The Sons of Vincente

Issue #183, Seventh Anniversary Double-Issue

Before it hardens, stone boils. In the mountains where I was born, it flows through rocky veins, oozes like blood from the earth’s wounds, and erupts from great gashes. We fled there, to a cave of hardened lava.

“You will be safe,” my mother said. “Men fear this mountain.”

I was a mere hatchling, my snakes no more than worms wriggling on my scalp. I asked what ‘fear’ meant.

Her serpents answered, for when she kissed me they coiled around mine, so tightly that she had to disentangle them with her fingers.

“Stay ’til I return,” she said.

I had never been alone. I waited, eating mushrooms and ferns and making play by tossing pebbles at the bats overhead. An hour seemed a year; the afternoon, eternity. Thinking she had forgotten me, I left to find my way home.

She lay in a quiet glade, sprawled between two petrified hounds, one crouched with its gums drawn back, the other halted mid-leap and lying on its side. Her body was unscathed, excepting her head, which was gone. All that remained of it was one snake, cut away by the sword and writhing in the grass. I remember the coolness of its scales as it died and the lingering warmth of my mother’s body when I curled up beside her.

It might have been a day, or longer, when I woke to a hand pressing my face into the soil.

“Do not look at me, boy.”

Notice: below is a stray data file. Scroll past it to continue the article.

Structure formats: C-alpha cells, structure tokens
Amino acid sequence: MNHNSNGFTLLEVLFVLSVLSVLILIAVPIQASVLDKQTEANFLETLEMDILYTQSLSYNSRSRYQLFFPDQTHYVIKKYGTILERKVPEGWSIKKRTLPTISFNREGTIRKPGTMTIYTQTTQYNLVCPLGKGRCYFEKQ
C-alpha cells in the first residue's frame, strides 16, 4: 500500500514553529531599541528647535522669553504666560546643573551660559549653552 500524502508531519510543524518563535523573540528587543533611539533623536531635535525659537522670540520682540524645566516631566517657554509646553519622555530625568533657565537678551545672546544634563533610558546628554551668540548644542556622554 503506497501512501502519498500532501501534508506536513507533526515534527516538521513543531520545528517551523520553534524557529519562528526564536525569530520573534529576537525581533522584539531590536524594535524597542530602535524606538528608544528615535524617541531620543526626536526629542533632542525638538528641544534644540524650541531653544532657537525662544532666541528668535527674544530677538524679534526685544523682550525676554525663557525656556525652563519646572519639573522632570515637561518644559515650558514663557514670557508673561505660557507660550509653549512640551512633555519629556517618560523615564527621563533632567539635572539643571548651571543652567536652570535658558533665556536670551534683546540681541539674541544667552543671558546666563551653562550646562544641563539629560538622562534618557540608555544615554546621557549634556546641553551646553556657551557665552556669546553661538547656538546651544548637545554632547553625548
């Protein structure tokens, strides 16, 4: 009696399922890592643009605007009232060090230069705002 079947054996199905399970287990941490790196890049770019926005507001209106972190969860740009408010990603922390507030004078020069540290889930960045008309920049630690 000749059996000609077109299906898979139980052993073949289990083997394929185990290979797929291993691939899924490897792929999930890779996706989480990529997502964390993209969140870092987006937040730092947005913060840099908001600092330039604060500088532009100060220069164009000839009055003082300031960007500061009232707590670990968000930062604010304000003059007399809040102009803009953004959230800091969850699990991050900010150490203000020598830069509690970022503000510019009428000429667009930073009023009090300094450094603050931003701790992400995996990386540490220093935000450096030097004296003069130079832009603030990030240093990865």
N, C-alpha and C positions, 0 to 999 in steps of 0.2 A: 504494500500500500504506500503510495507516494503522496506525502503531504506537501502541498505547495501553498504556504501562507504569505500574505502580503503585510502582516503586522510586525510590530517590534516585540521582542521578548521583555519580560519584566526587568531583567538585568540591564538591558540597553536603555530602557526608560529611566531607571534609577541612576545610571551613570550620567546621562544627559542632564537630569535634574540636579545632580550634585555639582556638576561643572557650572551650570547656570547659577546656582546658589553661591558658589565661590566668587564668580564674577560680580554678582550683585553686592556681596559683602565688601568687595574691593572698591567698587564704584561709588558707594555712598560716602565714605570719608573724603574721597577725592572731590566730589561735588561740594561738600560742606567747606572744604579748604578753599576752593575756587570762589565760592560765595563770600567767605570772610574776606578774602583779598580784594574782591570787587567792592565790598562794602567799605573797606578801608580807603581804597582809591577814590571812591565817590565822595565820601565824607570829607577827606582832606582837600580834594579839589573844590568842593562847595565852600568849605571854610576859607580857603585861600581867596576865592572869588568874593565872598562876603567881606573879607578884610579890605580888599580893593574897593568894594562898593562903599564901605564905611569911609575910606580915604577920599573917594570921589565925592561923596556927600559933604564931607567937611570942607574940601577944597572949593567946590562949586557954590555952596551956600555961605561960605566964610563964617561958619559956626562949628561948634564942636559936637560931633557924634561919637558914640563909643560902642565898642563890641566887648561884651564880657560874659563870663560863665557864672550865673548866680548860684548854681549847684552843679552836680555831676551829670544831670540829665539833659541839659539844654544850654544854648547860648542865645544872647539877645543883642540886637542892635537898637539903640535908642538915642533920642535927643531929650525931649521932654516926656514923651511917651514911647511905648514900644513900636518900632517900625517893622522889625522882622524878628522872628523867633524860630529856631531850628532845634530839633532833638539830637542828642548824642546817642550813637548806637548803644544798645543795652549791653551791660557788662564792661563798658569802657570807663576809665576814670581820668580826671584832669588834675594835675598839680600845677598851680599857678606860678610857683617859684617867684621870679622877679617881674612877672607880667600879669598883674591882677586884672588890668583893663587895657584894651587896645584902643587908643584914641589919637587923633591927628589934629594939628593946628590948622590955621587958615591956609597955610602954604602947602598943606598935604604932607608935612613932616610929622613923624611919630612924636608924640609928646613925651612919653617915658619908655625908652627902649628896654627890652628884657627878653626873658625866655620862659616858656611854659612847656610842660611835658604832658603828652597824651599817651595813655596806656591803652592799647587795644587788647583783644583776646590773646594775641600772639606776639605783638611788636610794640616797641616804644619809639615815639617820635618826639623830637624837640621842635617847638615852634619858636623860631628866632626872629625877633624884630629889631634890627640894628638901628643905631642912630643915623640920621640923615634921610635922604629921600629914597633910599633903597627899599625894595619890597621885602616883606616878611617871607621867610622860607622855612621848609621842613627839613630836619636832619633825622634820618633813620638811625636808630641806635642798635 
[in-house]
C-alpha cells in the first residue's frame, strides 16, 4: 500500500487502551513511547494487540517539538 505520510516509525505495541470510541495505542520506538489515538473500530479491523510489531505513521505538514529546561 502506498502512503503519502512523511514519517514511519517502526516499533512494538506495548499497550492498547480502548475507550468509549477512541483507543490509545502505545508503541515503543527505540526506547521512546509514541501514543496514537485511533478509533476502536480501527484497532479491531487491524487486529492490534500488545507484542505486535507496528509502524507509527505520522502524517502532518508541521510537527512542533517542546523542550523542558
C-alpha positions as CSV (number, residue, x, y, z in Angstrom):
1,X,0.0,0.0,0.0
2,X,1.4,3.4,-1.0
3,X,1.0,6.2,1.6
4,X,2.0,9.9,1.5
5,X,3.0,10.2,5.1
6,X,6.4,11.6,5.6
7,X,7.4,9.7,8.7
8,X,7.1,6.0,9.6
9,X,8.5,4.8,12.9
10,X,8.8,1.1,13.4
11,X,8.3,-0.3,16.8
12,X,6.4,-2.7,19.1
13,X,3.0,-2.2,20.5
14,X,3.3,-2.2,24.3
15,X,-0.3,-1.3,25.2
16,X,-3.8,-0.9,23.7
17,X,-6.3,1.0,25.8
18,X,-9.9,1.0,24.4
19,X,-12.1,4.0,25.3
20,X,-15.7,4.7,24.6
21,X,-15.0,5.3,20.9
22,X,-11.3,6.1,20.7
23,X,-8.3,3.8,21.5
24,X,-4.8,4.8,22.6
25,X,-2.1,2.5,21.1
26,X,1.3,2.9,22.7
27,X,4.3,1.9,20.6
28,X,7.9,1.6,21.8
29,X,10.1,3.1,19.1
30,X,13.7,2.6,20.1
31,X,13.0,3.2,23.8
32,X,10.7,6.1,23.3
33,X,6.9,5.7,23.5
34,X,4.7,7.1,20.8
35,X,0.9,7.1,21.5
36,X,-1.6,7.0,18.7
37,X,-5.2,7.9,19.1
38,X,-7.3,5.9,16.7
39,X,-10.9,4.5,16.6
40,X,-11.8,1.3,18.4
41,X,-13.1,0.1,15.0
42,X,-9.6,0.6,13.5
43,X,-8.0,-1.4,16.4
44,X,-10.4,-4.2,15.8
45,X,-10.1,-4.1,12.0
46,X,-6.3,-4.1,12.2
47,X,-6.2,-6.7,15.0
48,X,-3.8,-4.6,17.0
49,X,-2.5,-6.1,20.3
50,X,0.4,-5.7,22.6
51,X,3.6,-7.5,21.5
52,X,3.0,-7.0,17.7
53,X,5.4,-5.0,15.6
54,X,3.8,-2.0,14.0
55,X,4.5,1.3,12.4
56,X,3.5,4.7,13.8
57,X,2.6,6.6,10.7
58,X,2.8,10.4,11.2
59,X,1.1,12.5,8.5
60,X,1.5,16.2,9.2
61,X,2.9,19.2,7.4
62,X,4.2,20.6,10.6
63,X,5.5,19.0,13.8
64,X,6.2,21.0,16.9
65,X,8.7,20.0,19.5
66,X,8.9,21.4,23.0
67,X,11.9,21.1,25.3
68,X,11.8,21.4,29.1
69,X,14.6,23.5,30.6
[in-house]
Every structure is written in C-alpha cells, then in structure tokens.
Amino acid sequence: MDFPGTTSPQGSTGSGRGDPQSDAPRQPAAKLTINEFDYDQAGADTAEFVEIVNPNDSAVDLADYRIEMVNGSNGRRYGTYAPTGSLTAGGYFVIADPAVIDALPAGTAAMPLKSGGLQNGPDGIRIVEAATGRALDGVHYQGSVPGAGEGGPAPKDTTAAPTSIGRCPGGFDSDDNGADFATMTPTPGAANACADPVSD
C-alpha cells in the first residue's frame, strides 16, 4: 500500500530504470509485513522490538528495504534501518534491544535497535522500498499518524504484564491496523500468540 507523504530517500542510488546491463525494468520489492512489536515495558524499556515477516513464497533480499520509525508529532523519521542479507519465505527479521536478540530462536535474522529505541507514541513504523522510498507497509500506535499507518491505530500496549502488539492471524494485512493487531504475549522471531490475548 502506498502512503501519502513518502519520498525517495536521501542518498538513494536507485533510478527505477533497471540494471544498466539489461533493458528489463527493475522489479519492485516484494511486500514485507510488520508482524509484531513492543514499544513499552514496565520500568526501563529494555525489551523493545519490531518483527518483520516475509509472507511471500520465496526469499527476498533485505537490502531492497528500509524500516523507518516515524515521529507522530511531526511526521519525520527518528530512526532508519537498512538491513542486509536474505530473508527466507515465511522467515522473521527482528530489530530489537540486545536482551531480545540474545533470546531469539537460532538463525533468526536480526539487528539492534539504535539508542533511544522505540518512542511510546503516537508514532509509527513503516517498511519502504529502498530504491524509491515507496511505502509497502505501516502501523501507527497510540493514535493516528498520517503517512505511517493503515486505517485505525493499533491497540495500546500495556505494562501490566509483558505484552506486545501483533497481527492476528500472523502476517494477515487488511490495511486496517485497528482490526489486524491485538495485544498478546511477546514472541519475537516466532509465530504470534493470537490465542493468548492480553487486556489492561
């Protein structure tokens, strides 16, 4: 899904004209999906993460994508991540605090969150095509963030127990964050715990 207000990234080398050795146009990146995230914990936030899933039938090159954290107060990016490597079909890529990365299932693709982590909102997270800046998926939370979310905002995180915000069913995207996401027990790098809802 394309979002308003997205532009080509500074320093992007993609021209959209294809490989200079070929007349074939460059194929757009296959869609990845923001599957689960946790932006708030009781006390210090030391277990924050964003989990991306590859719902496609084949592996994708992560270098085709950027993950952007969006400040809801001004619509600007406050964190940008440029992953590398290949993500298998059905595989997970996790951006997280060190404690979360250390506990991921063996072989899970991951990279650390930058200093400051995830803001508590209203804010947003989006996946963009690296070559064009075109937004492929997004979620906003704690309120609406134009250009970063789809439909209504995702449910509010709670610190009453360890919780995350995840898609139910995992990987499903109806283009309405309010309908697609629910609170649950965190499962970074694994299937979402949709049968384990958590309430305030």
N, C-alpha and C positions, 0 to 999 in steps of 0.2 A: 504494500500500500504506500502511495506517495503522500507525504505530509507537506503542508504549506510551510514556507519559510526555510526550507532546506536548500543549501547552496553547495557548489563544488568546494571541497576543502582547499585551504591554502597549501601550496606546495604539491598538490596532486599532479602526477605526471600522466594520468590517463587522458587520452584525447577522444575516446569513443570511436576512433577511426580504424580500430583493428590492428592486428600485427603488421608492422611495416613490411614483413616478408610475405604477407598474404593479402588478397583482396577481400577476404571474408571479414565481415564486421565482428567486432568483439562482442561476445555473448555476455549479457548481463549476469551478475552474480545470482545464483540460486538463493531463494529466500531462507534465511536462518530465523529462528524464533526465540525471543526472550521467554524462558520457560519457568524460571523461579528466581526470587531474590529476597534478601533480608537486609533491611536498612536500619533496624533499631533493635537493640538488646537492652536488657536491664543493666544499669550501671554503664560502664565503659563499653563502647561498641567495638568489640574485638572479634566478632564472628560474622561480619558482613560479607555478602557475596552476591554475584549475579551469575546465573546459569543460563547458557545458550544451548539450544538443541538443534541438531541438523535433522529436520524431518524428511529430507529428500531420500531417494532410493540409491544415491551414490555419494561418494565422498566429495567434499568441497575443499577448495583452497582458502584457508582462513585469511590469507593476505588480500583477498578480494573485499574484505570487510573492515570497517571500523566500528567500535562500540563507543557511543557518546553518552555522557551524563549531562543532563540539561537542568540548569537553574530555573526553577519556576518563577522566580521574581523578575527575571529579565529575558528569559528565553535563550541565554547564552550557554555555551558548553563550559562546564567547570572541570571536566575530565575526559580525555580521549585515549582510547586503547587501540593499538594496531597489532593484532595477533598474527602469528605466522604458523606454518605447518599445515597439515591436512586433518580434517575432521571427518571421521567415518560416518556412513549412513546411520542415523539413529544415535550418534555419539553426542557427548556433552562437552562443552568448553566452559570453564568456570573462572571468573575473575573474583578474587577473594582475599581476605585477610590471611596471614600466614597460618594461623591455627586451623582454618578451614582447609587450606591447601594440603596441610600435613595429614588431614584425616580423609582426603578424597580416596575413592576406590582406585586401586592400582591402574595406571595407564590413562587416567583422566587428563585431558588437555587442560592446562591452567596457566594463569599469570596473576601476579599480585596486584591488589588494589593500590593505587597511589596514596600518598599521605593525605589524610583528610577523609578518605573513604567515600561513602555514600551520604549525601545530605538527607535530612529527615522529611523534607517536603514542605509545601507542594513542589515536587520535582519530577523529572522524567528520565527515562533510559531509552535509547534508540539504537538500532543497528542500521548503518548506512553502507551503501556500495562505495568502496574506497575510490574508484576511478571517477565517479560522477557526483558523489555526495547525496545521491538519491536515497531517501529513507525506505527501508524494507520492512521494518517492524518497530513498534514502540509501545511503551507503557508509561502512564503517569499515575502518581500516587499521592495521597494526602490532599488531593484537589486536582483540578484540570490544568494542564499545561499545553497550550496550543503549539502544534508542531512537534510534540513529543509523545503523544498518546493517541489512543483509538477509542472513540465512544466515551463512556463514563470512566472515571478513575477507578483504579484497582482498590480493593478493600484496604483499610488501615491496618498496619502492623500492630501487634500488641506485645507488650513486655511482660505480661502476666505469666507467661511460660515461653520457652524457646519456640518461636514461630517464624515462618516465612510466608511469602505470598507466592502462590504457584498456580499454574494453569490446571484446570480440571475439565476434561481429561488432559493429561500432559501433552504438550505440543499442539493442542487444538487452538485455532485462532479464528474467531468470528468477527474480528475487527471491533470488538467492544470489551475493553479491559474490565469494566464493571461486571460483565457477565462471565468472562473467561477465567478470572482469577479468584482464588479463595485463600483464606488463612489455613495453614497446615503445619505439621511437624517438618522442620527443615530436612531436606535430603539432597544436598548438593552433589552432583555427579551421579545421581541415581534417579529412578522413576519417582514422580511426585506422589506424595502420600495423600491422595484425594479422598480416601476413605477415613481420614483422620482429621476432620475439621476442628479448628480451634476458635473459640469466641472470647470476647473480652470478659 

Another man would have killed me. Piero, as I learned, never met a wounded beast he did not try to save. He pulled a sack over my head and took me to his home.

I thrashed and wailed when he plucked the snakes from my scalp. But when the plucking was done, and he took the sack from my head and wrapped me in a blanket, crooning, I clung to him. For children in distress will be monsters, but unlike true monsters they are quick to forgive.

I grew up in the cabin Piero shared with his other foundlings—a wounded goshawk, a crippled fox, and countless abandoned fledglings he would nurse until their wings gave them flight. My serpents did not grow back. I was like any boy, unusual only for my baldness and an odd affection for snakes, which would not strike at me or flee but twined around my arms and wormed into my pockets. To feed them I trapped mice, placing crumbs in a narrow-necked jug against which I would lean a twig so my victims might climb to the lip and drop in.

Piero lived off the mountain, quarrying marble and slate from its sides, which he sold to stone traders who carted it to the valley. His workshop was littered with chunks of broken stone, which along with the snakes became my toys. When I was old enough to use a hammer and chisel, I started chipping figurines and carving images of snakes into broken slabs of marble. My talent at this proved a surprise.